That being said the timing of this book (published January of 2020) is remarkable. It was pre-trillion(s) dollar stimulus, pre-bitcoin halving, pre-coronavirus (the acceleration of all these futuristic trends). And I’m sure Jeff Booth has many lucrative speaking opportunities and doesn’t care about my 3 star review of his book (that I mostly agree with and really enjoyed some parts of).

C’est la vie.

Book Review | The Four Hour Workweek by Tim Ferriss

I follow a lot of people online who have raved about and other who have hated the 4 hour workweek. People who love it will claim that it was the catalyst for them starting an entrepreneurial journey or a remote lifestyle. Detractors say that it’s not practical advice for the average person (try telling your boss you’re working remote next week see how it goes) or that it’s more marketing hype than truth.

As with much of life the truth is somewhere in the middle. Can you go from Chipotle cashier to working remotely on your SAAS business in 6 months? Gonna be tough. Do a lot of the claims seem outlandish or too good to be true – yes.

However, I haven’t heard of anyone who took the advice and has had bad results (part of a larger problem that deserves its own discussion of how most readers of self help / business books myself included don’t implement much of what they learn and instead just read more self help / business books). And there’s a reason that it’s the most highlighted book on Amazon.

It can be uncomfortable to hear about all the things you could be doing to succeed or achieve the things you want (especially when the author is telling you he’s done it and kind of sounds like an asshole bragging about it). When I was younger I would freak out at my parents and other people who would try to give me advice – even when they were really nice about it.

While some of this book seems like slimy marketing hype, I’m going to ignore those parts and assume based on the countless hours of Tim Ferriss content I’ve consumed that he’s a good guy who means well and is trying to empower people to think outside the box and design better lives for themselves.

This is one where I don’t recommend the audiobook (I’ll be picking up a physical copy to page through later) because there’s so much content that you can’t implement right away. It’s also frustrating to hear him plug four hour blog (that no longer exists – now tim.blog and is difficult to navigate) and other technology solutions that don’t exist or are obsolete (is blackberry still in business?)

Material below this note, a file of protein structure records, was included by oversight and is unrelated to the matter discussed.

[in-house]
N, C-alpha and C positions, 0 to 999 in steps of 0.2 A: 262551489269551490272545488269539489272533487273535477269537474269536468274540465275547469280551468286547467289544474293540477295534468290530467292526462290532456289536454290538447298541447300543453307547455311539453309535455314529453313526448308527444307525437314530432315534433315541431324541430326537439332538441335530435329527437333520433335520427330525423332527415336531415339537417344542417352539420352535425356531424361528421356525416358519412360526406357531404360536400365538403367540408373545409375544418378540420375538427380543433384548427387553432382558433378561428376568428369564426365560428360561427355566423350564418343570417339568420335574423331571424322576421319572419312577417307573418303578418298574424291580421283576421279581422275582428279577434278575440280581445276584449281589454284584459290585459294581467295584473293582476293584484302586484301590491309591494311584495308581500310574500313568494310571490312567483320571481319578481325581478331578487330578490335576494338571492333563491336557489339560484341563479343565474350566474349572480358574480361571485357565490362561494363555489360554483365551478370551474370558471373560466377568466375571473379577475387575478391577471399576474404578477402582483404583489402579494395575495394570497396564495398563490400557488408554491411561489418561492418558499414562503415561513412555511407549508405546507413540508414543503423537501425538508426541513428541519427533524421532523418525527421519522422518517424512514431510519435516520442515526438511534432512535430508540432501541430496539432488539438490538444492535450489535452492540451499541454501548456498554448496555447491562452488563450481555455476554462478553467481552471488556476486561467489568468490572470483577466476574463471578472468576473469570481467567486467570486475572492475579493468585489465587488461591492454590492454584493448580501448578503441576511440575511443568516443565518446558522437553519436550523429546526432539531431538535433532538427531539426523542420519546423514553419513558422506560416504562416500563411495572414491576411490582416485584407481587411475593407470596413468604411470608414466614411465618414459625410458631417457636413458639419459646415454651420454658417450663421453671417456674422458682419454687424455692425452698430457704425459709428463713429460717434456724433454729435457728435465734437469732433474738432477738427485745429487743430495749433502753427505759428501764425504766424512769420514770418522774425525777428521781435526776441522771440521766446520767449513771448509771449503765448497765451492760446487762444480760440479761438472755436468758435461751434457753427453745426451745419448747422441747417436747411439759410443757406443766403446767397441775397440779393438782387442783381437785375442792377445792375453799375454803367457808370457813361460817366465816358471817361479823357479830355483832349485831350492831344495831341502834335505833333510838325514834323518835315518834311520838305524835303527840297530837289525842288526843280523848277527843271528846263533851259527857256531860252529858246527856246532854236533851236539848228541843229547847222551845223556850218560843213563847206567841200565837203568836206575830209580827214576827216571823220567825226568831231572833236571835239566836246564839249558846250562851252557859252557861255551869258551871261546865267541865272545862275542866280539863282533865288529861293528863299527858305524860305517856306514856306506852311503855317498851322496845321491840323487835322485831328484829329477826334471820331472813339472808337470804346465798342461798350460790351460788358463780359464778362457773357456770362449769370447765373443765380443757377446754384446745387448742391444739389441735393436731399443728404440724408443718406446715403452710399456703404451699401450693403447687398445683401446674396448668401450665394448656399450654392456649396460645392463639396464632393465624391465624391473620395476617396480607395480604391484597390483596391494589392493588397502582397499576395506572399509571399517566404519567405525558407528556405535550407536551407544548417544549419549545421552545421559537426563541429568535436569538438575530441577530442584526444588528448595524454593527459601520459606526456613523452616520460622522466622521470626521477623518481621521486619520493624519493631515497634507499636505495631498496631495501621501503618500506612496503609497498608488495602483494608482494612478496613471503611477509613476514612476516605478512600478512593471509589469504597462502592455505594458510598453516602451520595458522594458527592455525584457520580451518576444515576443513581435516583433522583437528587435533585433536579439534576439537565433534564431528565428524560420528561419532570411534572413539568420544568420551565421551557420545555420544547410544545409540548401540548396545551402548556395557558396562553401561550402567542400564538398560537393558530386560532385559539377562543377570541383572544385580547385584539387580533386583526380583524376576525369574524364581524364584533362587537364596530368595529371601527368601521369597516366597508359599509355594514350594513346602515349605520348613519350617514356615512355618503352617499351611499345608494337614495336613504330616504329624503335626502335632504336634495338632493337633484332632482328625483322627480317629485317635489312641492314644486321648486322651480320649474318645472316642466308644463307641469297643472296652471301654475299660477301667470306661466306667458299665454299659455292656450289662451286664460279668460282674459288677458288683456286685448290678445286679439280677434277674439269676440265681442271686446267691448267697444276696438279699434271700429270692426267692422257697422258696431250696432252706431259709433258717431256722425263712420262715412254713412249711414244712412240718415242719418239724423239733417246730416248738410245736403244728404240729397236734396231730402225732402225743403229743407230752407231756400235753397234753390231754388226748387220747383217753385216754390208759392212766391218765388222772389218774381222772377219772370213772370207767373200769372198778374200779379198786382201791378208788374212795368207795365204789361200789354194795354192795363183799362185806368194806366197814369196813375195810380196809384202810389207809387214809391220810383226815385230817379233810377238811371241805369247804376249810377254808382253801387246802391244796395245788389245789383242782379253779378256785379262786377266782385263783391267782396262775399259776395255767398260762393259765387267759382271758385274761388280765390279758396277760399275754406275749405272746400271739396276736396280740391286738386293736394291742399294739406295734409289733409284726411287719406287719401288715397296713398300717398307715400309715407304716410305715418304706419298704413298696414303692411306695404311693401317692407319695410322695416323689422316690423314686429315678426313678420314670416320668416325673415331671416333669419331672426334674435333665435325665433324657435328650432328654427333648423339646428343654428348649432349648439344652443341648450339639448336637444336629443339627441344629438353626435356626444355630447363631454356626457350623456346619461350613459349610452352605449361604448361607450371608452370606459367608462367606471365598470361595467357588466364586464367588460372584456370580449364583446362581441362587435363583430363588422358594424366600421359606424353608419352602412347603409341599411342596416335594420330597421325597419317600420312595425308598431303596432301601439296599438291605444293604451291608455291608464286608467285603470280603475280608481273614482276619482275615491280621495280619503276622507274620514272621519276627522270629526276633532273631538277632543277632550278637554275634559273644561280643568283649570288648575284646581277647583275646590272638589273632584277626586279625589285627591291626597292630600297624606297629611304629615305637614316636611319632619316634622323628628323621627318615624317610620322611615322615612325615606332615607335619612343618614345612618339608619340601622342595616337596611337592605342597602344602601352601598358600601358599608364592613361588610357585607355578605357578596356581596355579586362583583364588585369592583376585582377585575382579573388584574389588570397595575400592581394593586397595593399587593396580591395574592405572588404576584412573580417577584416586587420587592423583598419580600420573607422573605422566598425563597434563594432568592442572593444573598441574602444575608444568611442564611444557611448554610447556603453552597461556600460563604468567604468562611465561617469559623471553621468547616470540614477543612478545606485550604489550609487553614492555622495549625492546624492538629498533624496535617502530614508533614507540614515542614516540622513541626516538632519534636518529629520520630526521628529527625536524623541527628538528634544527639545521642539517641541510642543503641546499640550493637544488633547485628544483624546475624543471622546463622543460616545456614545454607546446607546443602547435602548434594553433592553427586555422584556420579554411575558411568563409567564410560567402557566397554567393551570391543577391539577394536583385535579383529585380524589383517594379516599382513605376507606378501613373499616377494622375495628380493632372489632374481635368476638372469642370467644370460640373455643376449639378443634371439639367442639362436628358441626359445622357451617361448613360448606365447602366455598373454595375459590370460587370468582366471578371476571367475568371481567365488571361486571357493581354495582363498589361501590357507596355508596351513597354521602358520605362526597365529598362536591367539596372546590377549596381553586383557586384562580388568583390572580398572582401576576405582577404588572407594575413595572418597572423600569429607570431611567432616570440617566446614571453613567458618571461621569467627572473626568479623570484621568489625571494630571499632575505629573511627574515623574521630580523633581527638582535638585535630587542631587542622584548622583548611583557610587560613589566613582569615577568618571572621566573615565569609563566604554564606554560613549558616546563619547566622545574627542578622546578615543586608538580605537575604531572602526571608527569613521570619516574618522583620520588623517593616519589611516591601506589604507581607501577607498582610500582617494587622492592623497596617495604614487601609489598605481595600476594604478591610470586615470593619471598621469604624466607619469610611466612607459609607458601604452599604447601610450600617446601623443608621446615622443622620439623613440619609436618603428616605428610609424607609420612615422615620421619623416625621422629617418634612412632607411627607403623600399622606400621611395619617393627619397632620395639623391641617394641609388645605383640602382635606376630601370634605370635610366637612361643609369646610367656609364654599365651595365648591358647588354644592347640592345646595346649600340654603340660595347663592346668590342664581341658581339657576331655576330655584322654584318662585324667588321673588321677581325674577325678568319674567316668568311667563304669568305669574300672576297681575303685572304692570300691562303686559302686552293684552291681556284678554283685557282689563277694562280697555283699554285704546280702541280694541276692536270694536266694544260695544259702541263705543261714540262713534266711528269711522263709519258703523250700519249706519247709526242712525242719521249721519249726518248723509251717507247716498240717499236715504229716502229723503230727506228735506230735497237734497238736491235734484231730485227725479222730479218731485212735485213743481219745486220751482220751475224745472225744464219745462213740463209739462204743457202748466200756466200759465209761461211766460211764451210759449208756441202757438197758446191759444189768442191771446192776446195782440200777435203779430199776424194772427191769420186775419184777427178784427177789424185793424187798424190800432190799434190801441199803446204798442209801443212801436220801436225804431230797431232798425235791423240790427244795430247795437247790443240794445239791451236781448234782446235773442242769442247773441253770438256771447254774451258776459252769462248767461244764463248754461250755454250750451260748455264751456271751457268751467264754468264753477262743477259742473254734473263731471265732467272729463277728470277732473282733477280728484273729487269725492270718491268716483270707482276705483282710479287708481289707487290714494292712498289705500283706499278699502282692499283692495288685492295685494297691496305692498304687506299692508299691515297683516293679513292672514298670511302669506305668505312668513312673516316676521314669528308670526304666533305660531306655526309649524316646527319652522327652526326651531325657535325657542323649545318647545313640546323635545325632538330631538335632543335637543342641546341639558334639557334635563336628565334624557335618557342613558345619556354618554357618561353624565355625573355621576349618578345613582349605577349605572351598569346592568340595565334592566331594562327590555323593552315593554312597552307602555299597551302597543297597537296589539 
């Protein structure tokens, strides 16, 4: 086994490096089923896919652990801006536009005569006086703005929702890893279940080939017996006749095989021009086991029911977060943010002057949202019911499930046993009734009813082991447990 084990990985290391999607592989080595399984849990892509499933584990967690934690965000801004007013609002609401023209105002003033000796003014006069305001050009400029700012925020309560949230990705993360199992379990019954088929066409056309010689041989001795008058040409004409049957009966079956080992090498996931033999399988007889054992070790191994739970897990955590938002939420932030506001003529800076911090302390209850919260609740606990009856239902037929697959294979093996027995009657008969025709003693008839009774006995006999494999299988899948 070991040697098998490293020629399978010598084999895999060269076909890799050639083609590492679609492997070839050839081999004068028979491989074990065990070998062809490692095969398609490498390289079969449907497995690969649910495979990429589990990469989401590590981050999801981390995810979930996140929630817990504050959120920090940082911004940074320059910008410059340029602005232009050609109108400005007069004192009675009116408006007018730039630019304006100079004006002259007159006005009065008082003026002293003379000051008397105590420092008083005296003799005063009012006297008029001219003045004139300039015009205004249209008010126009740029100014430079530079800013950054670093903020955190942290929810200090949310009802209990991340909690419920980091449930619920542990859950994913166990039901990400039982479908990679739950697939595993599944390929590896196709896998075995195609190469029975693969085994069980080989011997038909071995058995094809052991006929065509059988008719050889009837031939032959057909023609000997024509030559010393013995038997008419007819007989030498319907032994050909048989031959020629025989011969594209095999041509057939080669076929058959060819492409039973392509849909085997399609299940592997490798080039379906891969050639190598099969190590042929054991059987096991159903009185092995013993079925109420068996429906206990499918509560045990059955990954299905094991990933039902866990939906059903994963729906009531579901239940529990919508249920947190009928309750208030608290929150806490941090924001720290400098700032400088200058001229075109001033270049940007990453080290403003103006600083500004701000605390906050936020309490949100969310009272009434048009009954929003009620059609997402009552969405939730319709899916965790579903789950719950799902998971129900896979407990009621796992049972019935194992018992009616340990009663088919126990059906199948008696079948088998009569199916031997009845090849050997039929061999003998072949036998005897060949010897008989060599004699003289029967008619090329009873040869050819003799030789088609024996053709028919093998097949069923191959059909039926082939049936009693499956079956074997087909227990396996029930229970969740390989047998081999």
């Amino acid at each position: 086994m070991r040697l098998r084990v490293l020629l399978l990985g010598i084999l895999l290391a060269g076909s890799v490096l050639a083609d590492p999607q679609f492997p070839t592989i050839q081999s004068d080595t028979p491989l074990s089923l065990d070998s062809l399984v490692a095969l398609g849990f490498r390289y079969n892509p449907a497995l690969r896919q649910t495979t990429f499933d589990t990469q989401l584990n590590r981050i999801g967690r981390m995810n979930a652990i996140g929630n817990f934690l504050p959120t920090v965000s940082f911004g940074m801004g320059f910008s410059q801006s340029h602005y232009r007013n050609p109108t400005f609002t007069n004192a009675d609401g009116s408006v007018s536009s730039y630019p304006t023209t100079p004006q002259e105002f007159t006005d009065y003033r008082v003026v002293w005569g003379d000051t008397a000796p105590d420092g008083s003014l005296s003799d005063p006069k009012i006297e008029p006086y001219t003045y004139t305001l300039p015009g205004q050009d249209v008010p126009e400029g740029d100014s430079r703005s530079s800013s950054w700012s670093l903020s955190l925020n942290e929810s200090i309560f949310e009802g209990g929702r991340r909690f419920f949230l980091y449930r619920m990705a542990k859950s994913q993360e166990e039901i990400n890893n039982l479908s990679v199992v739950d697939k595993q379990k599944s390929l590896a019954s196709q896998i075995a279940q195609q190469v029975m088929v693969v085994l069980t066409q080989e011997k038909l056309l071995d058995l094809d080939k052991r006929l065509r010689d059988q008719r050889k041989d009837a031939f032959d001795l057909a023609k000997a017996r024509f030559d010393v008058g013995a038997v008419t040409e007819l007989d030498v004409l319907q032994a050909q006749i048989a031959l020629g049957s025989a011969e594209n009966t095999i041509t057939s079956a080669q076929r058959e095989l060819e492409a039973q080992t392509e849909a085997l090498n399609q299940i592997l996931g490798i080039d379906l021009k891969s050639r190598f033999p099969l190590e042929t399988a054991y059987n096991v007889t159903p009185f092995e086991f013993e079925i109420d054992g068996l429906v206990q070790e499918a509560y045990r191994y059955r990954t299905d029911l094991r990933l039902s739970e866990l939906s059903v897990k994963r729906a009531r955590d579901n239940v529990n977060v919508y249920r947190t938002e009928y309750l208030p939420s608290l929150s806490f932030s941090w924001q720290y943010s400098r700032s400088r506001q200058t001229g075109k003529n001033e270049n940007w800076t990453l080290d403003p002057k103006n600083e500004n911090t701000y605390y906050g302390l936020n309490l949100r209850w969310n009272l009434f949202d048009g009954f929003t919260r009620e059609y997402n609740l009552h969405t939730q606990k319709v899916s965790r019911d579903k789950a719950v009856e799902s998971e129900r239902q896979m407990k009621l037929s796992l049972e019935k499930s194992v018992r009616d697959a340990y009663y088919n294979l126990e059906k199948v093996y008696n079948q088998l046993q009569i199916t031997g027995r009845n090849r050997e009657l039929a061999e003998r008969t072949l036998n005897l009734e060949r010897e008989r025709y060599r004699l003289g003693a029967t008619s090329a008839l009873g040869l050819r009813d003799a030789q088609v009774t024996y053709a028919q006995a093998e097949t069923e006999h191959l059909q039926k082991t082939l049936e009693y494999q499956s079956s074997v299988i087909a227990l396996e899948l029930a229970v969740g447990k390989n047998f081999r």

Pick up a copy.
Check your ego.
Learn what you can.
Implement what you learn.
???
Profit (probably).

Book Review | The Deficit Myth by Stephanie Kelton

How I got Here
I picked up this book after watching a friend’s instagram story where he claimed that after reading this book, Joe Biden’s 2 trillion dollar climate plan made a lot of sense. I disagree, and thought I’d read the book because I wanted to experience cognitive dissonance.

The Thesis
The thesis of Modern Monetary Theory (MMT) is that currency issuing countries that hold debt denominated in their own currency can print money at any point to make all the debt go away.

MMTers see (currency issuing) government debt as an irrelevant metric to measure financial stability instead opting to view economic health through the lens of how much inflation a country is experiencing. They’ll argue that we should print as much money as we can before causing a big inflation problem to get massive public works projects underway (employing everyone possible through a federal jobs guarantee) and that taxes are not meant to fund the government, only to reduce the spending power of citizens.

The Good
This book makes great points and, because of the credentials of the author and how well structured the arguments are, is very persuasive.

I agree that this is how the government is operating now (spend and print as much money as you want, the debt doesn’t matter as much as people think because the government is not a currency user it is an issuer).

The Bad
However, I disagree that MMT is a reasonable path forward.

Forgetting the Loserthink that demonizes politicians by reading their inner thoughts like:

“Lawmakers can feign empathy with their constituents while claiming their hands are tied by the deficit. If they couldn’t hide behind the deficit myth what excuse would they use to justify withholding support?”